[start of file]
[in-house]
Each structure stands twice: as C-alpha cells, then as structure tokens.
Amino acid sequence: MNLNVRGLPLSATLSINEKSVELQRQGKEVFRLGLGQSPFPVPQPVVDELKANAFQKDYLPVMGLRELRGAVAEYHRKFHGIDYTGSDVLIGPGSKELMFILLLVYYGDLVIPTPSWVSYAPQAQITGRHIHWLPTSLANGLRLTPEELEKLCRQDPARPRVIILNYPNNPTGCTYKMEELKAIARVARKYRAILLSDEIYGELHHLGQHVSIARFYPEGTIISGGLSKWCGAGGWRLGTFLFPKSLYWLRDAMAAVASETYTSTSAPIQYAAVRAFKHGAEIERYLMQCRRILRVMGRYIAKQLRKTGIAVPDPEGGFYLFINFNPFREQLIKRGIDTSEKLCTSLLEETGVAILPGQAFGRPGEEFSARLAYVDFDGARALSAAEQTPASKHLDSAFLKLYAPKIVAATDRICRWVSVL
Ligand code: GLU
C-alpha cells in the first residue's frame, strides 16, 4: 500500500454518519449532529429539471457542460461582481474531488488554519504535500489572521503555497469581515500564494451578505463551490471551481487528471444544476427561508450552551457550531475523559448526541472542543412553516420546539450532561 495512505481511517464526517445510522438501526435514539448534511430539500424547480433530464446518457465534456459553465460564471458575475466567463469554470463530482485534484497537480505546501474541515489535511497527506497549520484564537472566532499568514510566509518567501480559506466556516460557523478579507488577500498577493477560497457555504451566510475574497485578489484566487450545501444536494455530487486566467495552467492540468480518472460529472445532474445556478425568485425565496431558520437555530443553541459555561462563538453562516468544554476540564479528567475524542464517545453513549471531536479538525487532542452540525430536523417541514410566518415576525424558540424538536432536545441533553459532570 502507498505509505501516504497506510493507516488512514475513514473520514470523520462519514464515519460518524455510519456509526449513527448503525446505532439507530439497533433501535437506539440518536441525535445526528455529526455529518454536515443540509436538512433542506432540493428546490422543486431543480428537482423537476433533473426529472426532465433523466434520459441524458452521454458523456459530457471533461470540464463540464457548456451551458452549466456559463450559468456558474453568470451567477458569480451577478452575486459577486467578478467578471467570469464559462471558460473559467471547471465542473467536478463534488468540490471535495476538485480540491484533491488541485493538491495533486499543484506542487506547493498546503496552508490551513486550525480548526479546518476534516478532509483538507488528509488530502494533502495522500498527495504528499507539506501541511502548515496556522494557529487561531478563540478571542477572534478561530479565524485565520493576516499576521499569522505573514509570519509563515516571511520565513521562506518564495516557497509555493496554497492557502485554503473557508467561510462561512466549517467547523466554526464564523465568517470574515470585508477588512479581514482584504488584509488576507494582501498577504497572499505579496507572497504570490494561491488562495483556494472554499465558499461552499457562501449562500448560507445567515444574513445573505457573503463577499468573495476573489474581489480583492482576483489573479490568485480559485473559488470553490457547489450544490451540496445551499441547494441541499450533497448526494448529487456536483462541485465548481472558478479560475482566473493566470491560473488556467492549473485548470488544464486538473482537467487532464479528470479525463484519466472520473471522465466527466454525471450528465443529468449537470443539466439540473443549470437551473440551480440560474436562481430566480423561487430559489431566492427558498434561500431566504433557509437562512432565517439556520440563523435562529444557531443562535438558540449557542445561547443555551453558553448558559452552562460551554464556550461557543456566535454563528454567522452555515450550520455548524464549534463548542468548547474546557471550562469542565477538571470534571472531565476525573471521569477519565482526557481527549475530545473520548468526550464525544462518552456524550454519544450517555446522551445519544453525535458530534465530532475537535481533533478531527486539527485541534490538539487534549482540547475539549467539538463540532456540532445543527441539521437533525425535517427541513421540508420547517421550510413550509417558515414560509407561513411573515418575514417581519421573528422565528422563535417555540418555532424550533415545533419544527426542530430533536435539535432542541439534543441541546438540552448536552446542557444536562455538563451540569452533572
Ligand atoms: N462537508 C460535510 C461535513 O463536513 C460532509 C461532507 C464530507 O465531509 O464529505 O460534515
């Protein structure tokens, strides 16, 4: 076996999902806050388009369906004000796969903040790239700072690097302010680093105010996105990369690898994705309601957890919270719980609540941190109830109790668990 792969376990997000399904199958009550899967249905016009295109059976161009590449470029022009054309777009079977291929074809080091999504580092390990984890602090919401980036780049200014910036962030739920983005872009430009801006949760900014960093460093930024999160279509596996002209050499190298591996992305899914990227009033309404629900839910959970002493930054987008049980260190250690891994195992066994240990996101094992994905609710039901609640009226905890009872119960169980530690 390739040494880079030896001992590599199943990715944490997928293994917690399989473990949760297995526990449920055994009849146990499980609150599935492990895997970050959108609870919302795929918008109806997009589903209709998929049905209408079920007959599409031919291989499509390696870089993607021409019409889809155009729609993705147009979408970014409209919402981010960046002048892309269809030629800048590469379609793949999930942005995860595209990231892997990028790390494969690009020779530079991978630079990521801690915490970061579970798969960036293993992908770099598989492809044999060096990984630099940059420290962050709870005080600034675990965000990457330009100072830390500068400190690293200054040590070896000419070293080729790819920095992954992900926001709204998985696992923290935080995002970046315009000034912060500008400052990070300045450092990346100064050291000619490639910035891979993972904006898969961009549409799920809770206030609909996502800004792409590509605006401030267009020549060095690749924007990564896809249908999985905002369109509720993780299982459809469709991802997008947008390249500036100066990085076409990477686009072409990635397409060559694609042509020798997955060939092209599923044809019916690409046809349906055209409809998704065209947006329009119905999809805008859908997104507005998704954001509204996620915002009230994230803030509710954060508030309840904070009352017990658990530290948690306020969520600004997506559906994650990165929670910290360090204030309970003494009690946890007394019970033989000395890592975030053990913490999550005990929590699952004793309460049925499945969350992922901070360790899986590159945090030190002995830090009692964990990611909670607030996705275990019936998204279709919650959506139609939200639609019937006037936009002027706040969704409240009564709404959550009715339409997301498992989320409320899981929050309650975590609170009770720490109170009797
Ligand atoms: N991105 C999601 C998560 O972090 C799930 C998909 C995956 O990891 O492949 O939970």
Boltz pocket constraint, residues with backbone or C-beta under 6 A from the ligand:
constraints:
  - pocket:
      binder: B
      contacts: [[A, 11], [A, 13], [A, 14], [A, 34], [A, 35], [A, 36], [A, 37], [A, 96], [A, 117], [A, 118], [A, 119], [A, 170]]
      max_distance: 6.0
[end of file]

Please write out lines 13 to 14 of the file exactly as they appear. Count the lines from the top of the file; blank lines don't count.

      contacts: [[A, 11], [A, 13], [A, 14], [A, 34], [A, 35], [A, 36], [A, 37], [A, 96], [A, 117], [A, 118], [A, 119], [A, 170]]
      max_distance: 6.0